Yep… is that long ago


Way back in September 1964

Just for a laugh…..

Came across this 35mm Kodachrome  slide that one of my friends took of me when on location.  Kodak’s date on the mount is September of 1964 but may have been a few months earlier.  Anyway, for a laugh I thought I would do a quick scan of the transparency.  Time has flown bye since then and lots of shutter buttons have been pressed since then.

I was a very lucky individual.  I had just secured a job with a Travel Related Organisation. The brief was to cover the UK and secure ‘Colour‘ images of the Beauty spots, Holiday resorts and Historic buildings.  Hard to think back to that era for  Colour Photography was just coming into its stride.  The change started with Sunday Supplements suddenly appearing with colour images, everything from then on changed.  The demand  from both Publishers and Tourist Organisations was for Colour images.  Photo libraries as they existed back then had built up collections that were mainly B&W, most coloured illustrations for travel guides were Artists paintings.

So I had the dream job. A Car, great Photo Gear, expenses and monthly salary and a very wide brief and the freedom to travel the seasons and the country.

Colour Photography had its challenges.  Large format was preferred by publishers, so a 5×4 Technical Camera was the prime tool, a heavy tripod essential.  Film….well that is another story.  Initially the Ektachrome Sheet film was slow……10asa (ISO) but within two years speeds had increased in small leaps to  24asa then a heady 50asa. Also the film varied in colour balance.  Ektachrome was bright and brash great for Interiors, Towns and Seaside shots. Agfachrome was more subtle  but overall warmer and much more sympathetic for Landscapes and Gardens…..add to the equation the need for different film stock for Daylight shots to Flash and Artificial light work, no adjustable white balance buttons on these cameras.

I eventually moved onto the Marketing side of the industry and remained in Publishing, Marketing and the commissioning and use of photographic images for 30 years.

Eventually moving back to Photography as an Independent Freelance.  Again perhaps it was the right time as Stock Photography was much in demand so I built my own Stock Library. Working on commissioned assignments from various Publishing Houses also enable me to build up my library stock.

Then along came Digital and everything changed again. For commission work that was great, but I resisted the temptation to try and compete in what was becoming a restricted Stock Image market were prices were being driven down ( and the increased demand for free usage).

So now my Photography is selfishly….   all for fun.

AND it has been fun and a was a great way to earn a living.  Oh! by the way…..  I haven’t changed at all ( honest!)

15th April

(C) David Oakes 2017


21 thoughts on “Yep… is that long ago

  1. Wow, memories are such an amazing feeling- Great pic and just loved everything about this post!- I often look back at images and my work for way back and they always bring Nostalgia to my SOUL-…

    • I think that like most folk….I wish I knew then what I know now. For a start I would perhaps have appreciated the lucky break, the faith and confidence an employer placed in me and perhaps would have approached it just a little more seriously… the time it was just fun and freedom. But that is hindsight.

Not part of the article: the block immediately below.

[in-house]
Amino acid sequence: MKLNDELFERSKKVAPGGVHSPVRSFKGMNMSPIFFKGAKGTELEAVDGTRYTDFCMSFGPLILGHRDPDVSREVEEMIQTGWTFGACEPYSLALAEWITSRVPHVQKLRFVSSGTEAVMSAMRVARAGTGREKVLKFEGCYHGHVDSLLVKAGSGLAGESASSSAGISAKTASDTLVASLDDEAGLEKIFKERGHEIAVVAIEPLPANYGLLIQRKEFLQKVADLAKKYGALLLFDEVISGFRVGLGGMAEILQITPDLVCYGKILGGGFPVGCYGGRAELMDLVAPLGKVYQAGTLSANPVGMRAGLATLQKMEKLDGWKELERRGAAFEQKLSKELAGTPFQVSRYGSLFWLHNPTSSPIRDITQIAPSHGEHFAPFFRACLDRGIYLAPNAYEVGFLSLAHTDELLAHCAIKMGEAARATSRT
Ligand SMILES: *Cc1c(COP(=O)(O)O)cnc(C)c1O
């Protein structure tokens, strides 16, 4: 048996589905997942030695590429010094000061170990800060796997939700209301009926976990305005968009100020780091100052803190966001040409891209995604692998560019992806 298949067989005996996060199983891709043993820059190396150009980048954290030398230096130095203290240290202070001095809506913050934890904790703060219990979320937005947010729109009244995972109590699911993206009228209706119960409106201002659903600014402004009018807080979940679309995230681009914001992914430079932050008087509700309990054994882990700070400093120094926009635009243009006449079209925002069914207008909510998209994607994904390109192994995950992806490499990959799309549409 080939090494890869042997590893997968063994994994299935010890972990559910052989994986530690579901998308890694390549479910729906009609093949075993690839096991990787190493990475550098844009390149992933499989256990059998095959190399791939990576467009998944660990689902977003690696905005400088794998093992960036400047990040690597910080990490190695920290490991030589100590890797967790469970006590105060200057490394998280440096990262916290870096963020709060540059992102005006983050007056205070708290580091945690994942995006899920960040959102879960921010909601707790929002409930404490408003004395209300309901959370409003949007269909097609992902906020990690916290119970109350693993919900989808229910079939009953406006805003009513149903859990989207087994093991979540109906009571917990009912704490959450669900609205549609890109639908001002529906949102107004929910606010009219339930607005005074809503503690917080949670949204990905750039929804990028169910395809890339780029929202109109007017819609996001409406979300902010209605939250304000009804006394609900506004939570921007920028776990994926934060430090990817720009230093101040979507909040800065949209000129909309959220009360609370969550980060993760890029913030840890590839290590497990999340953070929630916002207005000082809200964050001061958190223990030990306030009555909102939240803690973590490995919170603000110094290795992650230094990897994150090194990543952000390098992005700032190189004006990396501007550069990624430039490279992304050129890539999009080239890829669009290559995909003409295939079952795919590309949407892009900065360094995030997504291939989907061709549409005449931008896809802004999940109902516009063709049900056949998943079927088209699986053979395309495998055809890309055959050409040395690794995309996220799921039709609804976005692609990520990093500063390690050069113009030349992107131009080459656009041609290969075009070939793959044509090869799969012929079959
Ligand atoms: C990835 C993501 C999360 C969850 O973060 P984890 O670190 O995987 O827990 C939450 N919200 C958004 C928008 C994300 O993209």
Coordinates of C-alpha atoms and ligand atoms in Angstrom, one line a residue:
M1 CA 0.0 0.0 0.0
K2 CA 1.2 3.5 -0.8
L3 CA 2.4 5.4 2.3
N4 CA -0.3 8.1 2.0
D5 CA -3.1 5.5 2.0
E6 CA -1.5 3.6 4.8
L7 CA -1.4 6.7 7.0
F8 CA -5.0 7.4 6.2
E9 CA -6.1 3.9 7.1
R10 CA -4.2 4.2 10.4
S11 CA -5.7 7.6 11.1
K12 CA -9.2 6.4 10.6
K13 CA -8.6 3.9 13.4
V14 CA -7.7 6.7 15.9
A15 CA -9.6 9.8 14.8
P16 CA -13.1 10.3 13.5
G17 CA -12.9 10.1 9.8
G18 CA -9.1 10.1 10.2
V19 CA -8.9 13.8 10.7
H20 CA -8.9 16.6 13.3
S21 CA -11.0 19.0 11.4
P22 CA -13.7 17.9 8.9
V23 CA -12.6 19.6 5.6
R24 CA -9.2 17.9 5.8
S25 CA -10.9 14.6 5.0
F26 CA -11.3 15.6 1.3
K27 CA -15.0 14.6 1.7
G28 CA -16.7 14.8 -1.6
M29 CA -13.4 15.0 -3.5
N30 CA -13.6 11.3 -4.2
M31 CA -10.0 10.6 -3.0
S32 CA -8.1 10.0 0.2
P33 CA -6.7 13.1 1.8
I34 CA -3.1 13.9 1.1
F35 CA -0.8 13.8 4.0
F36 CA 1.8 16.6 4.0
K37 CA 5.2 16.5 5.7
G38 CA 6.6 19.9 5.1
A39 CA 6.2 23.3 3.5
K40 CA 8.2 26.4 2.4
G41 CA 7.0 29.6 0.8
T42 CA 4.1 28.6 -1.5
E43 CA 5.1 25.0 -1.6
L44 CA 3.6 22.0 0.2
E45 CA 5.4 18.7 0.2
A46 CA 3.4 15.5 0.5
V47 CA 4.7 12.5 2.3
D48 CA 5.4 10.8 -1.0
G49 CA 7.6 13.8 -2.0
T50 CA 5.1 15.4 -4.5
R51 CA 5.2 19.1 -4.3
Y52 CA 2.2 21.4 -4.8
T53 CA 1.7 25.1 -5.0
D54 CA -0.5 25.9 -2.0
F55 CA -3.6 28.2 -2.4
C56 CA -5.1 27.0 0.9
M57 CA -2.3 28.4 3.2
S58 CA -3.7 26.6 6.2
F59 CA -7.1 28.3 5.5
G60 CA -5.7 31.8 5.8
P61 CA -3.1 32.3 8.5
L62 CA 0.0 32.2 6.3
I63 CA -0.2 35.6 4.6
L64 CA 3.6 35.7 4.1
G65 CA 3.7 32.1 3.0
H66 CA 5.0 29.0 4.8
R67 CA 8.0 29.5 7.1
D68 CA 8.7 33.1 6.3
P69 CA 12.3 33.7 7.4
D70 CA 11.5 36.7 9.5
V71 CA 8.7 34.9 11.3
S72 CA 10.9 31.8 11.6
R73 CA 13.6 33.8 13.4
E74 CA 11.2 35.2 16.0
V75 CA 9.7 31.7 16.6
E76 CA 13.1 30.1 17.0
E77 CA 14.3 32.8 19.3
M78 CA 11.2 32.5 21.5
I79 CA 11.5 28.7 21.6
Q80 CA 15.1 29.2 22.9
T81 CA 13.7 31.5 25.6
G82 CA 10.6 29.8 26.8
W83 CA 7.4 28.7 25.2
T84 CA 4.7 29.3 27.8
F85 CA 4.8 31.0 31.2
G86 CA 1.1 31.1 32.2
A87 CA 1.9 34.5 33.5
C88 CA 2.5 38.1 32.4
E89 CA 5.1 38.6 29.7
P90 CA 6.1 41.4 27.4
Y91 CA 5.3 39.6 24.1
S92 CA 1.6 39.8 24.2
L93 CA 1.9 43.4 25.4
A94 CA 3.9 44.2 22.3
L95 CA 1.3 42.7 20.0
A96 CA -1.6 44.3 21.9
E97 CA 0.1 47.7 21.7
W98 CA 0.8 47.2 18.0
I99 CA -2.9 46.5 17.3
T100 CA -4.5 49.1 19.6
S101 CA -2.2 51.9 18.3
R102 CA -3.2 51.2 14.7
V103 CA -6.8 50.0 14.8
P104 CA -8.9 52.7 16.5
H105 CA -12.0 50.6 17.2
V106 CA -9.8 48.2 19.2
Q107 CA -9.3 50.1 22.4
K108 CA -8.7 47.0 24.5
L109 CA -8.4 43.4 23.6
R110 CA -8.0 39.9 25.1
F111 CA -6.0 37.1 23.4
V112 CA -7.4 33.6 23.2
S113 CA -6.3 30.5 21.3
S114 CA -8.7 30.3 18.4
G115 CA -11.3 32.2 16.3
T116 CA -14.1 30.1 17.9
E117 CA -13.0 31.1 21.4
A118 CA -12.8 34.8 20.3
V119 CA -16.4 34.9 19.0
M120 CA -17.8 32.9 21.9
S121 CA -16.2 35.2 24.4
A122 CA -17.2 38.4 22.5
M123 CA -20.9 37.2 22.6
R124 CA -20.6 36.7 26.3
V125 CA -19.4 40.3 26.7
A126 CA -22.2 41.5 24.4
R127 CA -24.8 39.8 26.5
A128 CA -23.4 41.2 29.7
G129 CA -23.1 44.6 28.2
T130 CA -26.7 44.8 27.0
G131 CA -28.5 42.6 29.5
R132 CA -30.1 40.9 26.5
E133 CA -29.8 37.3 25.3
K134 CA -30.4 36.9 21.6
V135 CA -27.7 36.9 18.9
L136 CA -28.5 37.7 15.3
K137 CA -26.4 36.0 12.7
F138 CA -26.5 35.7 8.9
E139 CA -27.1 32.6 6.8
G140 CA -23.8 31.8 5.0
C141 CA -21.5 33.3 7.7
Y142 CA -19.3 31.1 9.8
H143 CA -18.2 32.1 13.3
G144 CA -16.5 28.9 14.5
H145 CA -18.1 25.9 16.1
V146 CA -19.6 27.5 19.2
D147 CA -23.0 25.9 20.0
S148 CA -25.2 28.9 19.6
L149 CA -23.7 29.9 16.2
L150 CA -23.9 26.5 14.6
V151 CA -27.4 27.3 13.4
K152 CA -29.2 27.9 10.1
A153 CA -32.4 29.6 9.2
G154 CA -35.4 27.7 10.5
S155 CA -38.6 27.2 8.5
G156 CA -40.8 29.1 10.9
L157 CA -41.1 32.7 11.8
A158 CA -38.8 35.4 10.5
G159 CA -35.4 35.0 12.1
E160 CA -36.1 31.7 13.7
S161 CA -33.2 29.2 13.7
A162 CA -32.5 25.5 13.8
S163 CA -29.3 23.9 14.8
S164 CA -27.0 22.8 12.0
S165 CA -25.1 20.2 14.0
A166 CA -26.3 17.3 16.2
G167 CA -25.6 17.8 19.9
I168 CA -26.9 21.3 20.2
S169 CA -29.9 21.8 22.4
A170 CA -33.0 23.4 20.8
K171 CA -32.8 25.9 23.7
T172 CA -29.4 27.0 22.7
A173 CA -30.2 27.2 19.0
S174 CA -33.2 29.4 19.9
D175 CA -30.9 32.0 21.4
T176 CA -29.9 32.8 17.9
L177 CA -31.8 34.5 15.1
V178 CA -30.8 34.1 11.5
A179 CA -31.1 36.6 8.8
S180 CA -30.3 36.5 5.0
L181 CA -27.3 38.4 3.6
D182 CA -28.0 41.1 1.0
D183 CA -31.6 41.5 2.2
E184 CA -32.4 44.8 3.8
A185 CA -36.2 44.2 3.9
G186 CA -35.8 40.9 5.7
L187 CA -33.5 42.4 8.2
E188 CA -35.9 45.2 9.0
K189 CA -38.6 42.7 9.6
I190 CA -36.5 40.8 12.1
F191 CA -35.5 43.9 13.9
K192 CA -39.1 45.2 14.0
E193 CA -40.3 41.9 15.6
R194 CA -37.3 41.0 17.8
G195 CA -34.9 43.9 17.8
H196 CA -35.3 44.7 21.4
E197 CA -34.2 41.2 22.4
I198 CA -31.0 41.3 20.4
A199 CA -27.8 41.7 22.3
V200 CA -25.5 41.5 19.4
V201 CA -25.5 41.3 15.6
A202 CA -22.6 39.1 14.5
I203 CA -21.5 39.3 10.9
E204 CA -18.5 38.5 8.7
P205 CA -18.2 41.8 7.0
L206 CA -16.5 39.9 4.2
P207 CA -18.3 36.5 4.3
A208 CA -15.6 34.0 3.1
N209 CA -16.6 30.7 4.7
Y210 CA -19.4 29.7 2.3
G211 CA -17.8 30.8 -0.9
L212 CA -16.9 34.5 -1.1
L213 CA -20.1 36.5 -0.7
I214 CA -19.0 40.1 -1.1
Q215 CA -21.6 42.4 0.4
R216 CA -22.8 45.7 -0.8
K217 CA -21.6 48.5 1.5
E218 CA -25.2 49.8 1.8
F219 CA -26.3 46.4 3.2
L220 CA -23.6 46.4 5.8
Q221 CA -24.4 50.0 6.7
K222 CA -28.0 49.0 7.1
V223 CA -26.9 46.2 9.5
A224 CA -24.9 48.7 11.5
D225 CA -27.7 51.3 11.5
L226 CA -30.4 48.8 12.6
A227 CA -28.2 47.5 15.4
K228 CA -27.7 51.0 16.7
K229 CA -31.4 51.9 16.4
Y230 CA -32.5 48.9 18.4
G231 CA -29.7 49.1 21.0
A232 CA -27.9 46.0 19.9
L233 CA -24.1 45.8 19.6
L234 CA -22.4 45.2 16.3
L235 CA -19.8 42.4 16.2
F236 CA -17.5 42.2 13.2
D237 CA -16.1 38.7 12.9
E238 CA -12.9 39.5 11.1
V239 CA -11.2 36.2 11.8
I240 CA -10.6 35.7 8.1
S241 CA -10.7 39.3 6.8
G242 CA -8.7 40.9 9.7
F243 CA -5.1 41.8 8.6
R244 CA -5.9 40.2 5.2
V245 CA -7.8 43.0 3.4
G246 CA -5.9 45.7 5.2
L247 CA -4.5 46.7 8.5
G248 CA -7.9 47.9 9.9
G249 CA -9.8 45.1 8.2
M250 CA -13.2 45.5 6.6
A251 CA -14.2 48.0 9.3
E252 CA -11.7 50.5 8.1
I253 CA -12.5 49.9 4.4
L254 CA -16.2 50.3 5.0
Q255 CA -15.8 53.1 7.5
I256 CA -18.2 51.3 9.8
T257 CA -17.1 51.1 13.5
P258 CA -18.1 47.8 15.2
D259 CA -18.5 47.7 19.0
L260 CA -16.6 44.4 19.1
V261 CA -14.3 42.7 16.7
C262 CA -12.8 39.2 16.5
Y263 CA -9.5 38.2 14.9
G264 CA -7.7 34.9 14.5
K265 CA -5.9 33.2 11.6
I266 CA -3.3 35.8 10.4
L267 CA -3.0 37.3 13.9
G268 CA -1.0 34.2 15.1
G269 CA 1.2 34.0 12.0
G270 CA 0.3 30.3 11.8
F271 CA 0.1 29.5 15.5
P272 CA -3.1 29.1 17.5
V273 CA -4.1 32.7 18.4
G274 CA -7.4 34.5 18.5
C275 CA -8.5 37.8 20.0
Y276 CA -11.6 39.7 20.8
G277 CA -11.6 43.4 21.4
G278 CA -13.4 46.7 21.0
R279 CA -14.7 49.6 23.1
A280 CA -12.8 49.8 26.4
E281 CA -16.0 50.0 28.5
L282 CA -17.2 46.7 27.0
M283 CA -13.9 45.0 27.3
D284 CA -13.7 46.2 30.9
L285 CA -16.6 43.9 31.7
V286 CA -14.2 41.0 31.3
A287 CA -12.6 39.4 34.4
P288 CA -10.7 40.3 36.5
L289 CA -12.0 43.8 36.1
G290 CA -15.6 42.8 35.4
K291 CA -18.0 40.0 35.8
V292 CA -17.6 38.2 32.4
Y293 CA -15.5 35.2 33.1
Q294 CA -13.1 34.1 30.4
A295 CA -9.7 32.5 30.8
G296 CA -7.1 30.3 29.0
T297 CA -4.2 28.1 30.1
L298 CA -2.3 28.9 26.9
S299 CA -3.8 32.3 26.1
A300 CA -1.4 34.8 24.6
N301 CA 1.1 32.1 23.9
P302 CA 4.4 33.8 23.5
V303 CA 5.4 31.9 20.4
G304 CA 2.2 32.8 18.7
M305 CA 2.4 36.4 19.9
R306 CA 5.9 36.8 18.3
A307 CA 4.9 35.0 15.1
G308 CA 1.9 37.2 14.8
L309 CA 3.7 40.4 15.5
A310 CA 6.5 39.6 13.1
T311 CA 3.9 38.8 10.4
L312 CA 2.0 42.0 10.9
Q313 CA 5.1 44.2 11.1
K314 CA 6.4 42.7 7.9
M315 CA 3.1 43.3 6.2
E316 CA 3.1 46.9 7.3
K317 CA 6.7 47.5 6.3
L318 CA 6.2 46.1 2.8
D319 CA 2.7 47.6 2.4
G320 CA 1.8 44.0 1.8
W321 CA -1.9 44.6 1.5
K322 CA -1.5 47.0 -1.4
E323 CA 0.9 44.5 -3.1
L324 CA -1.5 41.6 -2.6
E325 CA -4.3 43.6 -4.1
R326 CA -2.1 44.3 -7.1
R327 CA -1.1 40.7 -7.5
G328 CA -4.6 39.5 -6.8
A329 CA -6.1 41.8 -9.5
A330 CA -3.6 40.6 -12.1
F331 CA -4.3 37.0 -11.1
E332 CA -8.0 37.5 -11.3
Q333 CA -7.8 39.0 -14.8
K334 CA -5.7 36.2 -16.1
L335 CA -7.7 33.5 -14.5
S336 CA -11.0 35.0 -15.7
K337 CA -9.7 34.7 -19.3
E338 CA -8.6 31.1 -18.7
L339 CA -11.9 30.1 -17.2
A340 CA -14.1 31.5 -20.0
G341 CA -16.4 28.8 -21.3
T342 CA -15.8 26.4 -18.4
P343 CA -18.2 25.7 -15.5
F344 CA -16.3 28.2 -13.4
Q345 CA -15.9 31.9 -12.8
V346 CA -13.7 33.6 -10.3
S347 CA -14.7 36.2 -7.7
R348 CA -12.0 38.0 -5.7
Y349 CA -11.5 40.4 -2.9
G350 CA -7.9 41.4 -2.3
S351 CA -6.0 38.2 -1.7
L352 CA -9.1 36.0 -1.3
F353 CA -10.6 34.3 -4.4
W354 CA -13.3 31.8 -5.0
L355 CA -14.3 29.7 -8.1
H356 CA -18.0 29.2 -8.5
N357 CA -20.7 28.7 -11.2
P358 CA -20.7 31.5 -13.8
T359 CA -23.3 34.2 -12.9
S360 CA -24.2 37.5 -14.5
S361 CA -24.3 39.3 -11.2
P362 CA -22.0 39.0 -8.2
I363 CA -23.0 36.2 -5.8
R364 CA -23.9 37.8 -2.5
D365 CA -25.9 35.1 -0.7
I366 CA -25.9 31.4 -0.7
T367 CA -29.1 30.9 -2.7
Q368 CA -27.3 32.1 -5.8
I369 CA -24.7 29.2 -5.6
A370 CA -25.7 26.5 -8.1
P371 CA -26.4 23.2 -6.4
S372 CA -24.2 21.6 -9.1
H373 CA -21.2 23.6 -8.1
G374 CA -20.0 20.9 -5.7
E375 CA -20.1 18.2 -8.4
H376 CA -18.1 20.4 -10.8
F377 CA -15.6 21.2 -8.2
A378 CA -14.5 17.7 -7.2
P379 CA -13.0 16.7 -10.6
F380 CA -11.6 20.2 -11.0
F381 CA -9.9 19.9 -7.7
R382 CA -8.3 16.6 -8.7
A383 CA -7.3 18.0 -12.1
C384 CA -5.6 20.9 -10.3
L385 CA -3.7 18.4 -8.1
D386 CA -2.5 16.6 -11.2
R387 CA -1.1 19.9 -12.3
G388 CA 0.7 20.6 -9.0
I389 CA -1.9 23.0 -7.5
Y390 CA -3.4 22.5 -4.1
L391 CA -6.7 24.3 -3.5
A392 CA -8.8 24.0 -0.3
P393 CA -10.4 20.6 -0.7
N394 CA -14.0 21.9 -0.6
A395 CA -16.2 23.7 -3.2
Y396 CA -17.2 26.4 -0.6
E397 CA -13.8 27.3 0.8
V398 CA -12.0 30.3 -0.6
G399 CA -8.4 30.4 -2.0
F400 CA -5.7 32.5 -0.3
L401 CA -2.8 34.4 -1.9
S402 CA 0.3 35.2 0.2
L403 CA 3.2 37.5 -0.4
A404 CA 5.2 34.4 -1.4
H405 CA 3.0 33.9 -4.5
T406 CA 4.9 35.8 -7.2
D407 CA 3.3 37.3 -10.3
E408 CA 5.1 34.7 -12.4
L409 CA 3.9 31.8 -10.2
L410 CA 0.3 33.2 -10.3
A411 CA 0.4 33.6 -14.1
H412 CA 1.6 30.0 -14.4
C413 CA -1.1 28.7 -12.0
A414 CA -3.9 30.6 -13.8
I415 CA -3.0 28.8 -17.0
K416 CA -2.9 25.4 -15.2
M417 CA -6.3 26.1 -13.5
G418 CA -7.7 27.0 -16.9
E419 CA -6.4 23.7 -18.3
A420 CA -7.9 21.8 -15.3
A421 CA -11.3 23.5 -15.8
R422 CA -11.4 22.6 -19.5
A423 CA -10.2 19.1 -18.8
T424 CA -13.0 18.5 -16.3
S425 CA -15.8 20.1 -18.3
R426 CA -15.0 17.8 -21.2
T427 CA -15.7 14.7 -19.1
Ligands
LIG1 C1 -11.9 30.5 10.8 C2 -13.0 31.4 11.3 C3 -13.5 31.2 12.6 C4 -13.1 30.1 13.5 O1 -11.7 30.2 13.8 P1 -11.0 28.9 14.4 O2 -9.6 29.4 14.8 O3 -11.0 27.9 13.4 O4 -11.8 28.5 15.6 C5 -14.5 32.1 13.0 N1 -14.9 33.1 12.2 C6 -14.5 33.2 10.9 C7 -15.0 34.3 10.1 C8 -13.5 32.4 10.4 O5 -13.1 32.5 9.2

2. As if I should have told the story myself, only – i never worked professionally within photography.
    Only a very dear hobby from day 1. Now I understand how you seem to have beautiful pictures from most any old church throughout the UK?! And – you have been paid to do the job I set out to do here in Norway tht nobody wanted to pay for at all 🙂

  3. Great photo – looks like from a movie… 1964 I started school and everything was very exciting. Wish I had some photos from the days…but we did not have a camera.

  4. In 1966, I was 17 when I received my very first camera a Kodak Instamatic. It opened up the world for me. Thank you for sharing your history with us, David. As always, I’m totally impressed!!!

    • I got my first camera at (I think 10). An Uncle watched me trying to draw and getting more and more frustrated trying to get the pencil to do what I wanted it to do. So he gave me an old box camera, took me out for a walk, took some pictures then back to the darkroom to process them. That was it…..hooked. Still cannot draw and hand writing getting worse 🙂

  5. Looks like you were living the dream back in 1964. About 2 years later than that, my parents bought me my first camera – a Polaroid Swinger. And I’ve enjoyed taking pictures ever since although I am just an amateur not a seasoned veteran like you. But I find it absolutely wonderful that you still enjoy your chosen profession as your fun hobby now. Not everyone can claim that!

  6. In 1964 I was a freshman at university and that summer I went on my first world adventure. I was a tenor in our best college choir and we went to the Orient for 8 weeks. I took a Kodak Brownie camera with me but bought an Olympus Pen-D half-frame camera in Tokyo (it made 72 photos on a 36-exposure roll of 35mm film) and I was hooked. If only I’d known what a single-lens reflex camera was, I would have bought the Pen-F and an extra lens or two. But it got me started. What memories!

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